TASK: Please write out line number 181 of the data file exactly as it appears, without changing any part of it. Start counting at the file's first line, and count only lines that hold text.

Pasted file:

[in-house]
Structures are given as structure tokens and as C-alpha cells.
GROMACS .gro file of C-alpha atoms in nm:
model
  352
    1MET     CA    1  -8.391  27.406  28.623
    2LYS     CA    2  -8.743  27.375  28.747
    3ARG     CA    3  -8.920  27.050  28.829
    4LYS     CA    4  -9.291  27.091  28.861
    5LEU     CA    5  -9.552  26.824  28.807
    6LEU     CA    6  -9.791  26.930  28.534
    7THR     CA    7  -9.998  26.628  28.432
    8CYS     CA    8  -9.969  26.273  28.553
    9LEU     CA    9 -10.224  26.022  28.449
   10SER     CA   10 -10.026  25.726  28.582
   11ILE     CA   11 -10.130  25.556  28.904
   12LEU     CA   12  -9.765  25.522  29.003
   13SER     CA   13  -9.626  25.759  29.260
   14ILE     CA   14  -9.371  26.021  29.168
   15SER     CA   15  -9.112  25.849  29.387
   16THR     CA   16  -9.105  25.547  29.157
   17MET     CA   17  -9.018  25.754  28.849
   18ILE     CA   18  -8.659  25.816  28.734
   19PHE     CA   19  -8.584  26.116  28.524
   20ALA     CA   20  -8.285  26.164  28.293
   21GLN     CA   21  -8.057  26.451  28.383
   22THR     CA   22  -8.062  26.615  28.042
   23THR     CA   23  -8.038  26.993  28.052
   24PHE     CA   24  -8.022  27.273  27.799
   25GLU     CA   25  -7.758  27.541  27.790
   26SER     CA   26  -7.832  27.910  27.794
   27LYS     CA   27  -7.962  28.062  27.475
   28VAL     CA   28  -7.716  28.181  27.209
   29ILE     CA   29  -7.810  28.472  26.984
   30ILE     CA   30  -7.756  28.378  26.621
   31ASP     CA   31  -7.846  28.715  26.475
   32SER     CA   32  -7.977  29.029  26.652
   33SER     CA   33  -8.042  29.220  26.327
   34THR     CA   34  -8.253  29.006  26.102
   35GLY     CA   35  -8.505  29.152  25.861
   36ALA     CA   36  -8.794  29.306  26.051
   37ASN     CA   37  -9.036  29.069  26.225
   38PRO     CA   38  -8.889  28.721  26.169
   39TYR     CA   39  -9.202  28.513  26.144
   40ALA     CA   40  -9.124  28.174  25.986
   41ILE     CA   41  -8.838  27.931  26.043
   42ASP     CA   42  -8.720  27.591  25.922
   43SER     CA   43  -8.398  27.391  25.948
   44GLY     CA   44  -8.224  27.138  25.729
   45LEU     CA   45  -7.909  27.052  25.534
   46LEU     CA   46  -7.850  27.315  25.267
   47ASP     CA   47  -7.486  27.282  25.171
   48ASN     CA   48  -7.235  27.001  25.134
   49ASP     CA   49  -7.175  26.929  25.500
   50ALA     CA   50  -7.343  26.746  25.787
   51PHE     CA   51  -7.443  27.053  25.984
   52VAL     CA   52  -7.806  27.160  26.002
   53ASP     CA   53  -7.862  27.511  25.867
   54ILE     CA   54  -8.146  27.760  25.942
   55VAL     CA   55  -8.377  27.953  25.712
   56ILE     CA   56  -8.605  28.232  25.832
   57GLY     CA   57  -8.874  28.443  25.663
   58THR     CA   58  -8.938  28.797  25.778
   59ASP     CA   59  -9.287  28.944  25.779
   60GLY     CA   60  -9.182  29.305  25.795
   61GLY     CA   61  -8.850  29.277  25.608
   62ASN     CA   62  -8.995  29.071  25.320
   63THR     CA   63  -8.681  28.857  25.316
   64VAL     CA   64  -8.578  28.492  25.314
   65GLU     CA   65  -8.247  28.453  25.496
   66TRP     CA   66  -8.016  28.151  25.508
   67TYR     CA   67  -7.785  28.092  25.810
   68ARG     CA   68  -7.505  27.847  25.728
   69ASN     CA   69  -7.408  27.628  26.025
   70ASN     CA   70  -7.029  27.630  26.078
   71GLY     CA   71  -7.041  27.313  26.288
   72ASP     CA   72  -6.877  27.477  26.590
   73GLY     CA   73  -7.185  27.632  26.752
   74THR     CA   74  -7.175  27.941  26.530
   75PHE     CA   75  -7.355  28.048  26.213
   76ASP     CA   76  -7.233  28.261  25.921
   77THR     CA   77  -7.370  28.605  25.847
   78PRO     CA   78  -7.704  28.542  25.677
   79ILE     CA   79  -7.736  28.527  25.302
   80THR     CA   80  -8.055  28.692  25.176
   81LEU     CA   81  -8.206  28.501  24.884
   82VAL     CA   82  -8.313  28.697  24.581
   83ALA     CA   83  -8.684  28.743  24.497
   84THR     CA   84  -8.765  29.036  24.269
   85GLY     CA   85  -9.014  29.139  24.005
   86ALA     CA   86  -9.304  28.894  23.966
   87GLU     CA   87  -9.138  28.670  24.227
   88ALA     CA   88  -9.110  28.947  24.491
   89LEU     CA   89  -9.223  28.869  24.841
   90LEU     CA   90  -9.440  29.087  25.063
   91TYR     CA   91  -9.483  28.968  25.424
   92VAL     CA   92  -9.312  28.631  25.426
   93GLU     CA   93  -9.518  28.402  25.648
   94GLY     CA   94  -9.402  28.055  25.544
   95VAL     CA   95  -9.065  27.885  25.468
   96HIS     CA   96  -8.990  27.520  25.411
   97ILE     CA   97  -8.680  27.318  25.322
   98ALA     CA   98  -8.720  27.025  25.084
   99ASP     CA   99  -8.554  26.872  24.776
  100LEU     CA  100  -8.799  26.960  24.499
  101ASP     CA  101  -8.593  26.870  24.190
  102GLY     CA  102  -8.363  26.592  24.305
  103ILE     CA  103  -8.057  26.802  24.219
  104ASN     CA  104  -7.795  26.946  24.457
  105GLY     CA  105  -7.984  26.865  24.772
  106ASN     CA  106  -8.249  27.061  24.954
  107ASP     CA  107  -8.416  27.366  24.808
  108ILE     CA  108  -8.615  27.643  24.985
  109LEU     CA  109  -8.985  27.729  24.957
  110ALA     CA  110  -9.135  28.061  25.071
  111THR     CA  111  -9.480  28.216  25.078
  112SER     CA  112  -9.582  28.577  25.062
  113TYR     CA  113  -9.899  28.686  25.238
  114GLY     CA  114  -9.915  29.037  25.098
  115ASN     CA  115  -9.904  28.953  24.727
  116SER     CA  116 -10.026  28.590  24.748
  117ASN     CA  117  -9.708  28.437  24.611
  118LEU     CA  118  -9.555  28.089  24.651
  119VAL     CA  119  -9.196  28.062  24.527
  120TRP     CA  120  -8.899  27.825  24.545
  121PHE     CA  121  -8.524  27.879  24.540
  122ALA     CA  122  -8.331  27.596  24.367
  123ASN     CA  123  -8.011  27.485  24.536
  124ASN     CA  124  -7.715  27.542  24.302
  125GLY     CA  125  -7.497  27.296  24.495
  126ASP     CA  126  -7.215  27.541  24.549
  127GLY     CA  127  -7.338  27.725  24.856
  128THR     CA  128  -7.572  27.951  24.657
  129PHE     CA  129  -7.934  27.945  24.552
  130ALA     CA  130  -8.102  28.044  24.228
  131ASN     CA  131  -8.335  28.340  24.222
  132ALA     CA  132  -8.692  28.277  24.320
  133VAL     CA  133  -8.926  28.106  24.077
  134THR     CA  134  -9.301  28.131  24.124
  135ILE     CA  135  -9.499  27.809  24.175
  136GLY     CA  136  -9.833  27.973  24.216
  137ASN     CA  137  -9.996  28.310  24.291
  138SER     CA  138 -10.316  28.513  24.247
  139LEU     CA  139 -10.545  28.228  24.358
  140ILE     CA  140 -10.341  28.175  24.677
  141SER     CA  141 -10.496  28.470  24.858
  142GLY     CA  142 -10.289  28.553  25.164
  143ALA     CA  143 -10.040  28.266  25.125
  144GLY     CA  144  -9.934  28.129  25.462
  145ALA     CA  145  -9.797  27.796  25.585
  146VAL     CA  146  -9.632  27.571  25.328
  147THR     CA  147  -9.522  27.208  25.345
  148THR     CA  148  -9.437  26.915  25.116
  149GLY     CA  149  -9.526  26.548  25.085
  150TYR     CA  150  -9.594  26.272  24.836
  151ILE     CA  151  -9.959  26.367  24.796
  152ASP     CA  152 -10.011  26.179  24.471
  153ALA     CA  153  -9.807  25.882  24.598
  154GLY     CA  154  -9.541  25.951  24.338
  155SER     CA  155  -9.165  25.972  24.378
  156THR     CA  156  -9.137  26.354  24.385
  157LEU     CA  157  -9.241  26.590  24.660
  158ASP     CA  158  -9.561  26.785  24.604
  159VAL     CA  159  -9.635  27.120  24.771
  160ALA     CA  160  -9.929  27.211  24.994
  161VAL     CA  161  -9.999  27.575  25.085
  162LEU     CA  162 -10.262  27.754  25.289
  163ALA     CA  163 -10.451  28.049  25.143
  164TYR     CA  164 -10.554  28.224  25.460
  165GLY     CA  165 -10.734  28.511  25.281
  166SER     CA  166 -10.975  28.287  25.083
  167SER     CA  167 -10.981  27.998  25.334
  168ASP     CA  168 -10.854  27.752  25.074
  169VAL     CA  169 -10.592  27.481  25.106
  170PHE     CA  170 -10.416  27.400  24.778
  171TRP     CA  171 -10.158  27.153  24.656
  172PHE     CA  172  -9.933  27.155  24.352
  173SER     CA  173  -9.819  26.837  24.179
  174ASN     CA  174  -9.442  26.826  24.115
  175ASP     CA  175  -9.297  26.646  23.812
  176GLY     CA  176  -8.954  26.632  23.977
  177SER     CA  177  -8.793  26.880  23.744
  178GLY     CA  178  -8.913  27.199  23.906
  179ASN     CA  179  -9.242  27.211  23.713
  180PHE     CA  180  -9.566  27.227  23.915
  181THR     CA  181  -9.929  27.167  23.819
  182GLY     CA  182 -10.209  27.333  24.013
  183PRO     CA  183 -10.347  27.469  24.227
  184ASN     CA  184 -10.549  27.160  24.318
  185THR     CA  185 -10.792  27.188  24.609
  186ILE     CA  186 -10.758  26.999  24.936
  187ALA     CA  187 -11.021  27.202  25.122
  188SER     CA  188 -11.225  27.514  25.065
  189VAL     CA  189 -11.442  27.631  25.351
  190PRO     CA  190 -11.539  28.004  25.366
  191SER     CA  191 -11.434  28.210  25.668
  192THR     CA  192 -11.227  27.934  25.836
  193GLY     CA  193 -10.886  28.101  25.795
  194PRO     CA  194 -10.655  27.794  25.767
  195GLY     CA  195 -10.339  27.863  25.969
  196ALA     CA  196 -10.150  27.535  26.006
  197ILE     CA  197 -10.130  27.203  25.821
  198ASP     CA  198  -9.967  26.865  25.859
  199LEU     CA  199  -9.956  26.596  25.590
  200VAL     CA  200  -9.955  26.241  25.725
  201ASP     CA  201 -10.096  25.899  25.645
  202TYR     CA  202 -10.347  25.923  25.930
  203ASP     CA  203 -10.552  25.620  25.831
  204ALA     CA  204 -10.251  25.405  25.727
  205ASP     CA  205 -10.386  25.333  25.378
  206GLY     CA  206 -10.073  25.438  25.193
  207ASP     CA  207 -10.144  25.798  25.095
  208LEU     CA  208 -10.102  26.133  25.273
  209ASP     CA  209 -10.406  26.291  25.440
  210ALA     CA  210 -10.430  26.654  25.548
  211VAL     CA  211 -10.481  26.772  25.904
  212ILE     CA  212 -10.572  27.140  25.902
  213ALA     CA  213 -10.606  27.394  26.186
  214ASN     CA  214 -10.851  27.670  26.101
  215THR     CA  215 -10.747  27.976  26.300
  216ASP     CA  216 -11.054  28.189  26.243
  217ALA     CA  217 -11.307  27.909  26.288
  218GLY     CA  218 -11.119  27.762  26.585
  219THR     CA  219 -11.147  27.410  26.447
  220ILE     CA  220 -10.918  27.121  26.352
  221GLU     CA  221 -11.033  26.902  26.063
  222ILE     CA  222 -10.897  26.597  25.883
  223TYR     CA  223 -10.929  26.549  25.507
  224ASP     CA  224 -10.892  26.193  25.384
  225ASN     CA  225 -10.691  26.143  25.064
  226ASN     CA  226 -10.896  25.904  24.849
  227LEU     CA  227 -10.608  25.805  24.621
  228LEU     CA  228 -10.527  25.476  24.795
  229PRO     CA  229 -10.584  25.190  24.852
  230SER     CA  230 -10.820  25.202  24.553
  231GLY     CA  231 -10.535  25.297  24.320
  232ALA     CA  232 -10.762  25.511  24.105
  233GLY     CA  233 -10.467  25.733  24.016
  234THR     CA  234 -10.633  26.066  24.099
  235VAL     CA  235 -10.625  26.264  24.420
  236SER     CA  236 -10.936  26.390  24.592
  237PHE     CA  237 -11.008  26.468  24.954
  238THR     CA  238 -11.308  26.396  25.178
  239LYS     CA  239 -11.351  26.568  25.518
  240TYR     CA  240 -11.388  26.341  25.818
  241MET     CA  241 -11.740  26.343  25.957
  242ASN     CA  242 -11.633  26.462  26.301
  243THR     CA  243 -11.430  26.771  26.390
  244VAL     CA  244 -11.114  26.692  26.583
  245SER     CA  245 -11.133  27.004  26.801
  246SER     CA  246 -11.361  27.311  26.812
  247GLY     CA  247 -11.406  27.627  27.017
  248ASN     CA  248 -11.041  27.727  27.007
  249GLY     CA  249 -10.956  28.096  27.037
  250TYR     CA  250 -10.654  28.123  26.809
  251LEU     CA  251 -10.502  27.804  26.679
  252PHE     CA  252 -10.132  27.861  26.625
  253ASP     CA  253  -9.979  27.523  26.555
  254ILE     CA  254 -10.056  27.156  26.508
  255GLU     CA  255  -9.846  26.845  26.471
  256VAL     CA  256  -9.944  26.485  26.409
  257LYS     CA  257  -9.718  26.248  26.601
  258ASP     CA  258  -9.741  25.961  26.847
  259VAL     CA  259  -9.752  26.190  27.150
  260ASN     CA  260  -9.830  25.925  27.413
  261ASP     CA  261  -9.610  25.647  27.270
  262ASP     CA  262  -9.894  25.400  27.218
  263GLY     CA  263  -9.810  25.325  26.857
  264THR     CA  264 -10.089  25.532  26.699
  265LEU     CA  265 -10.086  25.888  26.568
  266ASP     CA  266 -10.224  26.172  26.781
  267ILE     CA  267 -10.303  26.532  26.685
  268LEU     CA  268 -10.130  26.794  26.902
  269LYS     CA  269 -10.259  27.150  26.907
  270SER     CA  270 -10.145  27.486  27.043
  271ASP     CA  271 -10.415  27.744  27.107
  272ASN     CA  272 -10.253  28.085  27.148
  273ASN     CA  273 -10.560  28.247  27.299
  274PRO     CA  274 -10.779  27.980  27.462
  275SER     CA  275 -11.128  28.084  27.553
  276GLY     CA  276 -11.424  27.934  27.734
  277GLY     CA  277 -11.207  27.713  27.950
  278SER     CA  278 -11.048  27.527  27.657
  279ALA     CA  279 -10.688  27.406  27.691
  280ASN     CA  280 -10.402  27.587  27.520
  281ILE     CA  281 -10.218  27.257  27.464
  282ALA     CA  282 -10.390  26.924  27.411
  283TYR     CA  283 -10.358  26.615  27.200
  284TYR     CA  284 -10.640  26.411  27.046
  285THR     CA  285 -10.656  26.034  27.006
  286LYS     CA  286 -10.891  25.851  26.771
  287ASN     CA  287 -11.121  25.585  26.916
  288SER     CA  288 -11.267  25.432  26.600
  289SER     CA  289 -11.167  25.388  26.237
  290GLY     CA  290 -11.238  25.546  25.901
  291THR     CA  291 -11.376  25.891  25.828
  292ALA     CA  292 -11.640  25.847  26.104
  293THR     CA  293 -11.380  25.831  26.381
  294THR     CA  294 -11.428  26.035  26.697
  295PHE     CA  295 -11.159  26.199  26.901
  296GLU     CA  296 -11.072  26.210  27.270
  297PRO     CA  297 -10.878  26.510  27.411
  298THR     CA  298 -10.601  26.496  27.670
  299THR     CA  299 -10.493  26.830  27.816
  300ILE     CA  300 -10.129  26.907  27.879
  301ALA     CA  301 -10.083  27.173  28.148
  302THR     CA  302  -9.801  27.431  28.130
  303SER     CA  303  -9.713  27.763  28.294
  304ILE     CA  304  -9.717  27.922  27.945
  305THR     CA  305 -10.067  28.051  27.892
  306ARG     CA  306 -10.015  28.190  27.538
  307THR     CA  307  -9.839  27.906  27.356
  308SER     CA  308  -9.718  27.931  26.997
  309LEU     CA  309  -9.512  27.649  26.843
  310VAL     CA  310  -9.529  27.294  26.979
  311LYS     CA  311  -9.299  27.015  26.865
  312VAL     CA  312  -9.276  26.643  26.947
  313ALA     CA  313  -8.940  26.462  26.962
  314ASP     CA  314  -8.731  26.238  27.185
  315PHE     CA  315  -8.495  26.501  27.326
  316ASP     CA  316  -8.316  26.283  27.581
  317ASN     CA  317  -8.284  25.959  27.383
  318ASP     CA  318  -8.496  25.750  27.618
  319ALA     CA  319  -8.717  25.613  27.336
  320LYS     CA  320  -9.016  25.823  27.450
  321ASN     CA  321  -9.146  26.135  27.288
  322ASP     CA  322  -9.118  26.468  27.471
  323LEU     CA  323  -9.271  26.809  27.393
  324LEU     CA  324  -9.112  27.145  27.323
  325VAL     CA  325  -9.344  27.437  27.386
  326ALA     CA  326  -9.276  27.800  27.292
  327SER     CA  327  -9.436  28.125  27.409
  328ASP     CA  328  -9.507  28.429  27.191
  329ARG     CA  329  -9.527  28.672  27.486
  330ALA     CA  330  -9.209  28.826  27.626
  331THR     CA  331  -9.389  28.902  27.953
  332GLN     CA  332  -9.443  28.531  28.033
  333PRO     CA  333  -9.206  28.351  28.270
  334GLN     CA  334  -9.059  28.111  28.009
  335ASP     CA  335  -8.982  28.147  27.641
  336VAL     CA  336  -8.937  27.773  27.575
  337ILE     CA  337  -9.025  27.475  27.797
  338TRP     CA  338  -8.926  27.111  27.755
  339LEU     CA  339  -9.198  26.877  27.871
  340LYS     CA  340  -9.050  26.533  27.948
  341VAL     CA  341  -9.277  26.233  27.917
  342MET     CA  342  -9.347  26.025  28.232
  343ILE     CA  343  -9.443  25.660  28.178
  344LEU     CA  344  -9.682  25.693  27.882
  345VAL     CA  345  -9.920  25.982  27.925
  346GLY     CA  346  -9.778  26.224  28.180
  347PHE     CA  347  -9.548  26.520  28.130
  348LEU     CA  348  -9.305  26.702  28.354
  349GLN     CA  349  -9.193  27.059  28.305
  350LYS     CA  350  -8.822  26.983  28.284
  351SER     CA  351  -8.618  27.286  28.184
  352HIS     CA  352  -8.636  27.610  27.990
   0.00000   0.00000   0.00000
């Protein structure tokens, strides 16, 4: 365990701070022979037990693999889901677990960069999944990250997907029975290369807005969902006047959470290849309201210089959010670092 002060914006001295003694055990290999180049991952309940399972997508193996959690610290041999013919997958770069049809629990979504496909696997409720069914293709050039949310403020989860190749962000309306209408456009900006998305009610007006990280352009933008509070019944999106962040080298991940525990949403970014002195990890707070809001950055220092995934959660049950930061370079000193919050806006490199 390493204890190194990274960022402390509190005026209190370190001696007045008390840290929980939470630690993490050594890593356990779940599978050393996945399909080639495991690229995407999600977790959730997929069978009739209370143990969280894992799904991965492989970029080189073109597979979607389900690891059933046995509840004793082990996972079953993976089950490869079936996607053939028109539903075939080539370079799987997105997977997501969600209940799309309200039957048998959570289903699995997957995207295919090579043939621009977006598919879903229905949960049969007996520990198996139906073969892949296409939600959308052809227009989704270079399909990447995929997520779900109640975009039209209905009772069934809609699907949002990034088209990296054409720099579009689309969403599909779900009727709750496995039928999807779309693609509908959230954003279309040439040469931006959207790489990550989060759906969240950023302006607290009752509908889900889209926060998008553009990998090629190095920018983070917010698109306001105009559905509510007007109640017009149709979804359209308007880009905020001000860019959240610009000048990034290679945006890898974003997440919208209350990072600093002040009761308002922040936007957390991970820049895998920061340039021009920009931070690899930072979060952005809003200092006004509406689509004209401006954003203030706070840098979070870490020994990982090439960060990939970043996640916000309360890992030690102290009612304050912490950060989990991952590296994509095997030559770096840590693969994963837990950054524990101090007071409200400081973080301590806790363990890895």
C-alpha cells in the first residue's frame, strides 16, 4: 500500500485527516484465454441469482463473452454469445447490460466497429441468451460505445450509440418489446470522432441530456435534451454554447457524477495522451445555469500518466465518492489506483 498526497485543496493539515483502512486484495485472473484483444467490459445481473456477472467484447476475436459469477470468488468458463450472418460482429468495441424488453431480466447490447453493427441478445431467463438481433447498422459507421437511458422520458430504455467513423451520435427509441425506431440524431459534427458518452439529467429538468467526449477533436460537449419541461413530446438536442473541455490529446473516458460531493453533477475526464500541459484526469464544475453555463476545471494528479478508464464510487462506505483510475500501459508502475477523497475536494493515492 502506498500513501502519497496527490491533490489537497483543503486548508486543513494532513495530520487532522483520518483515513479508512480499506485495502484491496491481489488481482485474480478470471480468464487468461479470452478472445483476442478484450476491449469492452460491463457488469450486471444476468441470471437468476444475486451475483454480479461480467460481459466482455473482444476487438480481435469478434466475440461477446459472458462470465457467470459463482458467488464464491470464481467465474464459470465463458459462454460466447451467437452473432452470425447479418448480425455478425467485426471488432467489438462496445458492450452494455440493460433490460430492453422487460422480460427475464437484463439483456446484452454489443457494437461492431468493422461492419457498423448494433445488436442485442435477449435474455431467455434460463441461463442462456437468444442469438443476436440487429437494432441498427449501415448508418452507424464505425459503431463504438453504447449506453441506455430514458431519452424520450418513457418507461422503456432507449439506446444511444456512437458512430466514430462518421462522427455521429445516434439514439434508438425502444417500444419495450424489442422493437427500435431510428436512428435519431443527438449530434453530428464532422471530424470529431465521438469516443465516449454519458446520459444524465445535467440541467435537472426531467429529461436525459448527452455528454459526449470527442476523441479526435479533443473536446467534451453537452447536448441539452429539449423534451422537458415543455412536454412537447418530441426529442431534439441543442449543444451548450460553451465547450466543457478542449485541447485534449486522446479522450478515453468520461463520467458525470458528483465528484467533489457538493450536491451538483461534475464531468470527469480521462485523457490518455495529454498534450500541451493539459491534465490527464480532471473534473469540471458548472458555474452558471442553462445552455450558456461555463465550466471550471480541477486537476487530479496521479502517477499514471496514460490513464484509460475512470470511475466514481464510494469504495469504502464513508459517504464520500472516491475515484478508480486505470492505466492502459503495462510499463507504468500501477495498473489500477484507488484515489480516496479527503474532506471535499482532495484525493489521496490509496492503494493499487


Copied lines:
  176GLY     CA  176  -8.954  26.632  23.977